Rare or Not Rare: The 1963-B $1 Dollar Barr Note

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The USA paper money hobby is full of well established rare notes. These trophy notes power the top end of the market, catering to elite collectors and investors looking for a chance to own something unique. Buying a truly “rare” note in USA paper money usually means making at least a $10,000 investment. Unfortunately, not every collector can afford to shell out this amount of cash.

That doesn’t mean there are no worthwhile affordable notes: it just means that one will have to be more discerning with respect to the notes one buys. Purchasing a less common note in some ways might be more challenging than purchasing a truly rare note, because anyone can flip through an auction catalog and pick the highest priced item given that money is no option. Sorting out and analyzing notes that will eventually gain value is something of an art and science, requiring not only an eye for spotting good deals, but also solid knowledge of the hobby that comes from years of experience and research.

eBay.com is one of the most active places for people to buy United States currency. This popular online auction house has hundreds of notes up for sale every day. Rarity runs the gamut of very common to unique notes offered by some of the top dealers in the world. Most notes are priced and described accurately given their condition and census numbers. Other times, however, some notes are unnecessarily touted as “rare” and valuable when in reality they are quite common and inexpensive.

The classic “case of misrepresentation” is owned by the 1963-B $1 Federal Reserve Note Fr. 1902 with signatures of Granahan and Barr. Newbies to the hobby often get led astray regarding the value of this bill because they are told that Joseph Barr only served for a few short months before he was replaced by the next Secretary of the Treasury, David Kennedy. Most assume that notes with Barr’s signature are therefore very rare and command a high premium. Some collectors who find a Barr note in their change sometimes overreact and believe they have one of the rarer notes produced in the last 50 years. Sadly, the numbers reveal a much different story.

Fr. 1902 1963B $1 Federal Reserve Note with signatures of Grahana-Barr
Fr. 1902 1963B $1 Federal Reserve Note with signatures of Grahana-Barr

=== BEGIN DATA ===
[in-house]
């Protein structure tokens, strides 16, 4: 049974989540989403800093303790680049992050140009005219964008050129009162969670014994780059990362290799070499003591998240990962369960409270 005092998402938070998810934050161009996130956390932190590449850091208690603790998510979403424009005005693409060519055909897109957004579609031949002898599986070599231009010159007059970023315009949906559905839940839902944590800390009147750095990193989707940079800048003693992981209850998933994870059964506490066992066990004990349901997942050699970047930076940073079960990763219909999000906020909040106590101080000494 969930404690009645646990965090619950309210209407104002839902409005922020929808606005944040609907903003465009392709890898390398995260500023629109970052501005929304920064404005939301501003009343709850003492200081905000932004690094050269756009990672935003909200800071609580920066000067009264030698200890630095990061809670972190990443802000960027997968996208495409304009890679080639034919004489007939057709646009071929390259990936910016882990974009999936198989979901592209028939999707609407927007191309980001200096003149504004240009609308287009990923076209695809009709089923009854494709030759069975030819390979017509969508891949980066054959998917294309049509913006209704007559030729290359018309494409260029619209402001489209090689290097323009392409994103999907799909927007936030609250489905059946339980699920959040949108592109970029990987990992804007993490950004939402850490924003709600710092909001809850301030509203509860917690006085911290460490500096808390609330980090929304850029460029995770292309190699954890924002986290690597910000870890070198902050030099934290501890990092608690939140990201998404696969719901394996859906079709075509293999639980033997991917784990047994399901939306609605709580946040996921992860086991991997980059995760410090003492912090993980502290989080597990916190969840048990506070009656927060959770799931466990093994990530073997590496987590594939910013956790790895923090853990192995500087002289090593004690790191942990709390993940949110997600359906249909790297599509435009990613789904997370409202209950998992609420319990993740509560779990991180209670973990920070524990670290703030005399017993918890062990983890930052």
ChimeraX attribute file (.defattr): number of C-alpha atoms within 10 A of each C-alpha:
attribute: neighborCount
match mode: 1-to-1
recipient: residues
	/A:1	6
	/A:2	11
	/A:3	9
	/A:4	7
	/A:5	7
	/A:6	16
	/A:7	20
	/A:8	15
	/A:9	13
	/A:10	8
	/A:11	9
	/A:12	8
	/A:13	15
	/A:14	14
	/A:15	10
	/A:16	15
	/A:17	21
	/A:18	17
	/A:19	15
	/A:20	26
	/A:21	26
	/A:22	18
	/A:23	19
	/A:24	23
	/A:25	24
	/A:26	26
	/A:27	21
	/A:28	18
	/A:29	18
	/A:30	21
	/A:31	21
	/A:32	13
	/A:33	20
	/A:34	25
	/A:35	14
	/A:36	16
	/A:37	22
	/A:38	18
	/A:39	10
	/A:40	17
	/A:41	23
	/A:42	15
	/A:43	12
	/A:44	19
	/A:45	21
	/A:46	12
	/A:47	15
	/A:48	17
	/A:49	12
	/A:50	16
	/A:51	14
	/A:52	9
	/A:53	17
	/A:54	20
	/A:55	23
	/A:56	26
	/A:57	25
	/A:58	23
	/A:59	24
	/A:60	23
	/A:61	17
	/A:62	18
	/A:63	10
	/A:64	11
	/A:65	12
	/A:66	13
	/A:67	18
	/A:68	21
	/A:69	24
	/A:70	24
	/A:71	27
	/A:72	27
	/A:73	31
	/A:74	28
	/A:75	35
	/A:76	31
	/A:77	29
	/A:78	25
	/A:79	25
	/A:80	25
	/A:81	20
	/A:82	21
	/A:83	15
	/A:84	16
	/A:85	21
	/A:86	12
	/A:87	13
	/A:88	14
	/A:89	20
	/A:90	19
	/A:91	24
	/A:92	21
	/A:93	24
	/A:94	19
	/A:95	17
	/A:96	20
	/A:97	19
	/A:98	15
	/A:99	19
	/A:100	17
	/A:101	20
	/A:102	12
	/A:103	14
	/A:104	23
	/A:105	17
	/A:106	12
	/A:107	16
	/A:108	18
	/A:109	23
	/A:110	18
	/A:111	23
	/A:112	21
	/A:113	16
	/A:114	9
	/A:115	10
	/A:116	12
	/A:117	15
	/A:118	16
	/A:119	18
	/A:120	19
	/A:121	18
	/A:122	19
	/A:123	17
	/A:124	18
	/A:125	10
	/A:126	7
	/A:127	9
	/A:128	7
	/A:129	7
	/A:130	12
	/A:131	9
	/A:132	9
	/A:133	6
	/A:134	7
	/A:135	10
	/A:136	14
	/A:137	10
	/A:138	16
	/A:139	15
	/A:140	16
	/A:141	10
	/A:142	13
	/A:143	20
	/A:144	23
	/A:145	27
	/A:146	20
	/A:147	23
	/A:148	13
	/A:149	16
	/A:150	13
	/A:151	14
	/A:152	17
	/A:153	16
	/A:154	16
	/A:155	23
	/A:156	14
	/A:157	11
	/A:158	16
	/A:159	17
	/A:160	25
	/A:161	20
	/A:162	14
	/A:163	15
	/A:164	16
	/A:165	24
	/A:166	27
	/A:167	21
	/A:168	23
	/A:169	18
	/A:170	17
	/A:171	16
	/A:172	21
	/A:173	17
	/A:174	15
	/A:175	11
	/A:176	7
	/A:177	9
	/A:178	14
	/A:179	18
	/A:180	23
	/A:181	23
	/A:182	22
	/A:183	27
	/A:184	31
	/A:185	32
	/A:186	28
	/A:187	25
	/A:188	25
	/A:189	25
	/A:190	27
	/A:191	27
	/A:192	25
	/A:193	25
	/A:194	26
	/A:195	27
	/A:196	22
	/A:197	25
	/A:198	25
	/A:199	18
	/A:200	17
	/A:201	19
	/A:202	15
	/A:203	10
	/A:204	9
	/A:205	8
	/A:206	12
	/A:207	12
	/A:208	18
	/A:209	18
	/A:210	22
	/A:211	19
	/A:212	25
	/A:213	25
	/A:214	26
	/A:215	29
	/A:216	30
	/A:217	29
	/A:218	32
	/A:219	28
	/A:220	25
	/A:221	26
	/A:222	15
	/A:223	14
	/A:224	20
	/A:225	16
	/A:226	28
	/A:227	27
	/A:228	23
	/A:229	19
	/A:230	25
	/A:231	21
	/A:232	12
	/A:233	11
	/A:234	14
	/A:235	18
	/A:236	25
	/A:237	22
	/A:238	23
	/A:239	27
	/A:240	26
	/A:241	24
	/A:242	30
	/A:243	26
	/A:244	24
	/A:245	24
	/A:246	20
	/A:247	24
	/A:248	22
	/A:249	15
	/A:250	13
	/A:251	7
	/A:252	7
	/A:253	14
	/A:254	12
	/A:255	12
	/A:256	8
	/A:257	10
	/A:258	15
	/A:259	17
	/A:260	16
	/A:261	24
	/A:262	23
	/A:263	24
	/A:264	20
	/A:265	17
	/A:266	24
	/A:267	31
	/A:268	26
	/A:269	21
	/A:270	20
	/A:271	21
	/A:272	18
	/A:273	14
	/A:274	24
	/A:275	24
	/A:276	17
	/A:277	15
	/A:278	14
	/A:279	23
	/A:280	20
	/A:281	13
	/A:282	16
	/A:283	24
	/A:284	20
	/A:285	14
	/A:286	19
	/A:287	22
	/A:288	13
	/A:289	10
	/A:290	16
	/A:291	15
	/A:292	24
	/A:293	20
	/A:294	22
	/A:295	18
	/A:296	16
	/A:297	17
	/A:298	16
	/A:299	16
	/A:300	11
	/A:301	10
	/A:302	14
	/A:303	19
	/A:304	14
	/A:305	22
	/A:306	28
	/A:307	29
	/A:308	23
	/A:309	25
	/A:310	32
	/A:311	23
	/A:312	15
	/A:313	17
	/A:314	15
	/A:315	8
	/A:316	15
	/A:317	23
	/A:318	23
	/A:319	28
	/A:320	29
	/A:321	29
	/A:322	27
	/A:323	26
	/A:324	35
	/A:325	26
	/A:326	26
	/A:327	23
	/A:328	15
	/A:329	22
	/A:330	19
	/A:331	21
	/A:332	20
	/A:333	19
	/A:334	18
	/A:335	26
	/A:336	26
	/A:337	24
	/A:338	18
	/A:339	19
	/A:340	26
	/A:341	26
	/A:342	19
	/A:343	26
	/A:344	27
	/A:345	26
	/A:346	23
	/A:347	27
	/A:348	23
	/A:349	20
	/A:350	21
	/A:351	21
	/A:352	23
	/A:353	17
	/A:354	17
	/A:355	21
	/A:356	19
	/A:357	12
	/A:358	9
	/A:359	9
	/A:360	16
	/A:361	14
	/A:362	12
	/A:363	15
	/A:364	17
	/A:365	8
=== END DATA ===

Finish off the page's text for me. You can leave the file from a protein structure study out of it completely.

As it turns out, $1 Dollar bills with Barr’s signature are relatively common, in some cases more than notes from other Secretaries of the Treasury that served a full term. Here are the production numbers for this note from the Friedberg Paper Money of the United States:

$1 1963B Federal Reserve Note
Fr. 1902-B New York – 123,040,000
Fr. 1902-B* New York Stars – 3,680,000
Fr. 1902-E Richmond – 93,600,000
Fr. 1902-E* Richmond Stars – 3,200,000
Fr. 1902-G Chicago – 91,040,000
Fr. 1902-G* Chicago Stars – 2,400,000
Fr. 1902-J Kansas City – 44,800,000
(No Kansas City Stars Produced)
Fr. 1902-L San Francisco – 106,400,000
Fr. 1902-L* San Francisco Stars – 3,040,000

Total Regular and Star Notes: 471,200,000
Total Star Notes Only: 12,320,000

Given these numbers and the fact that the notes were only produced some 46 years ago, the $1 Barr note is in fact quite common. According to the Friedberg guide, an uncirculated note shouldn’t cost you more than $6-$7. Uncirculated star notes should go for no more than $14-$15. In reality, the prices that grace eBay.com should be even lower than these values. If you see an uncirculated Barr star note listed above $20, make your way to the next auction lot because that price is way too high!

In this case, knowledge is power, and it can save you money. Don’t be fooled by Johnny-come-lately dealers selling these notes as *Rare* or *Uncommon*. Instead, save your hard earned money for a Barr note with a more respectable price. Notes should only earn superlative descriptions when they are indeed valuable and worth more than at least $1,000.

Good luck and keep a paper money guide at your side at all times! Better yet, shop at PaperMoneyAuction.com and buy notes from the country’s top dealers!

12 thoughts on “Rare or Not Rare: The 1963-B $1 Dollar Barr Note”

  1. In response to, ” Did Barr sign any other notes,” from my research it is said or reported that his time as Secretary was less than 30 days. And that span of time or short time did not allow his signature to appear on any other notes. But there is always the off chance that research is flawed? This info came from two locations I found, 1- at Old Currency Buyers, and the 2- coincommunity.com. The second source was info from a post about a similar question posted in a 2006 forum.

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  2. Thanks for the information. I found 468 Barr notes in a collection of my grandfather (most were quite circulated). Didn’t know anything about them. Now I know to take them to the bank and deposit them!

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  3. Grahana is the name they talk about signing the $1.00 note but the name on the $1.00 is Joseph Barr, so which one is rare. Why didn’t they show in the picture one signed by Grahana.

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  4. The name is not Grahana it is Granahan who was treasurer of the united states and the bill shown does have her name on it’.

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  5. I have a package of 100 Barr Notes, uncirculated and banded with Consecutive numbers, what would they be worth and would anyone be interested in buying them.

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    • That’s cool, Deborah. Did your grandparents have them? I just got some out of the security box from my grandparents. Only 4, and circulated. LOL….I just thought I’d tell you I thought it was neat what you have.

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